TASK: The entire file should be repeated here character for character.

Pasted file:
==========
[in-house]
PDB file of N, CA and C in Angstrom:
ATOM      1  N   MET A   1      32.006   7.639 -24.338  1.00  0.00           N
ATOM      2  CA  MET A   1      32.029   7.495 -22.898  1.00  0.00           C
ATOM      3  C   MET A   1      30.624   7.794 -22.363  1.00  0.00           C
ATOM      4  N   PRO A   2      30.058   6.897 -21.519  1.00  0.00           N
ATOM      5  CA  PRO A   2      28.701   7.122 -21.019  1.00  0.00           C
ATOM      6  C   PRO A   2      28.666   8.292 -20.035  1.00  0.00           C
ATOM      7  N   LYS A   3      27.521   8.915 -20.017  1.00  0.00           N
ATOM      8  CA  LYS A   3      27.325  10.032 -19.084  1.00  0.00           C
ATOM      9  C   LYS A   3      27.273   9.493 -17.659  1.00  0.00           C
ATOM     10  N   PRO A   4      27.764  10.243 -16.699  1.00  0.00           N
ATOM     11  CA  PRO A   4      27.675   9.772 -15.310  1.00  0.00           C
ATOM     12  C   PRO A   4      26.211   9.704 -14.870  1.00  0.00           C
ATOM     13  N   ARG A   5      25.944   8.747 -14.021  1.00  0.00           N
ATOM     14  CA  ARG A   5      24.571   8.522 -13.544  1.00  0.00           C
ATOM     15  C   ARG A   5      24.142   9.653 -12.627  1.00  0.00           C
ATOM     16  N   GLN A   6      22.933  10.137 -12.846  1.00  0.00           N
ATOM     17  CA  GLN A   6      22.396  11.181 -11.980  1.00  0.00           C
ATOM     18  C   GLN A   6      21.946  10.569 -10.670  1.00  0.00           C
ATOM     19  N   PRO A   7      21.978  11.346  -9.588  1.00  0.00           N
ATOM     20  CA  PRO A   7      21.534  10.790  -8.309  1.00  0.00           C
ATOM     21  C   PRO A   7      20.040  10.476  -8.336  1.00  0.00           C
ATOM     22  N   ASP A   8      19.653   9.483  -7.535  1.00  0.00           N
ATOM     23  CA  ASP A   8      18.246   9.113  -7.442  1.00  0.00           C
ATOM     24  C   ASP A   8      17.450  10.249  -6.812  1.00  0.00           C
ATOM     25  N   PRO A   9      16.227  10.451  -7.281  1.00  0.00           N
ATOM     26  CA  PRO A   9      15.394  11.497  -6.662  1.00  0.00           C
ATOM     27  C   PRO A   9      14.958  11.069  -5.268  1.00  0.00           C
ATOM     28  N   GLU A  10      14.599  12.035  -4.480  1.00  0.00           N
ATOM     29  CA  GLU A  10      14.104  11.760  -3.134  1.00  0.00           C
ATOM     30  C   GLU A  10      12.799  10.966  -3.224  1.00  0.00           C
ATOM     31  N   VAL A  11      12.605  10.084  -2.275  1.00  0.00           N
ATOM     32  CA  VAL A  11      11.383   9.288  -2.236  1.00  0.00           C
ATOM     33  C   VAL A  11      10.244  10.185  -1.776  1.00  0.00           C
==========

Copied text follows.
[in-house]
PDB file of N, CA and C in Angstrom:
ATOM      1  N   MET A   1      32.006   7.639 -24.338  1.00  0.00           N
ATOM      2  CA  MET A   1      32.029   7.495 -22.898  1.00  0.00           C
ATOM      3  C   MET A   1      30.624   7.794 -22.363  1.00  0.00           C
ATOM      4  N   PRO A   2      30.058   6.897 -21.519  1.00  0.00           N
ATOM      5  CA  PRO A   2      28.701   7.122 -21.019  1.00  0.00           C
ATOM      6  C   PRO A   2      28.666   8.292 -20.035  1.00  0.00           C
ATOM      7  N   LYS A   3      27.521   8.915 -20.017  1.00  0.00           N
ATOM      8  CA  LYS A   3      27.325  10.032 -19.084  1.00  0.00           C
ATOM      9  C   LYS A   3      27.273   9.493 -17.659  1.00  0.00           C
ATOM     10  N   PRO A   4      27.764  10.243 -16.699  1.00  0.00           N
ATOM     11  CA  PRO A   4      27.675   9.772 -15.310  1.00  0.00           C
ATOM     12  C   PRO A   4      26.211   9.704 -14.870  1.00  0.00           C
ATOM     13  N   ARG A   5      25.944   8.747 -14.021  1.00  0.00           N
ATOM     14  CA  ARG A   5      24.571   8.522 -13.544  1.00  0.00           C
ATOM     15  C   ARG A   5      24.142   9.653 -12.627  1.00  0.00           C
ATOM     16  N   GLN A   6      22.933  10.137 -12.846  1.00  0.00           N
ATOM     17  CA  GLN A   6      22.396  11.181 -11.980  1.00  0.00           C
ATOM     18  C   GLN A   6      21.946  10.569 -10.670  1.00  0.00           C
ATOM     19  N   PRO A   7      21.978  11.346  -9.588  1.00  0.00           N
ATOM     20  CA  PRO A   7      21.534  10.790  -8.309  1.00  0.00           C
ATOM     21  C   PRO A   7      20.040  10.476  -8.336  1.00  0.00           C
ATOM     22  N   ASP A   8      19.653   9.483  -7.535  1.00  0.00           N
ATOM     23  CA  ASP A   8      18.246   9.113  -7.442  1.00  0.00           C
ATOM     24  C   ASP A   8      17.450  10.249  -6.812  1.00  0.00           C
ATOM     25  N   PRO A   9      16.227  10.451  -7.281  1.00  0.00           N
ATOM     26  CA  PRO A   9      15.394  11.497  -6.662  1.00  0.00           C
ATOM     27  C   PRO A   9      14.958  11.069  -5.268  1.00  0.00           C
ATOM     28  N   GLU A  10      14.599  12.035  -4.480  1.00  0.00           N
ATOM     29  CA  GLU A  10      14.104  11.760  -3.134  1.00  0.00           C
ATOM     30  C   GLU A  10      12.799  10.966  -3.224  1.00  0.00           C
ATOM     31  N   VAL A  11      12.605  10.084  -2.275  1.00  0.00           N
ATOM     32  CA  VAL A  11      11.383   9.288  -2.236  1.00  0.00           C
ATOM     33  C   VAL A  11      10.244  10.185  -1.776  1.00  0.00           C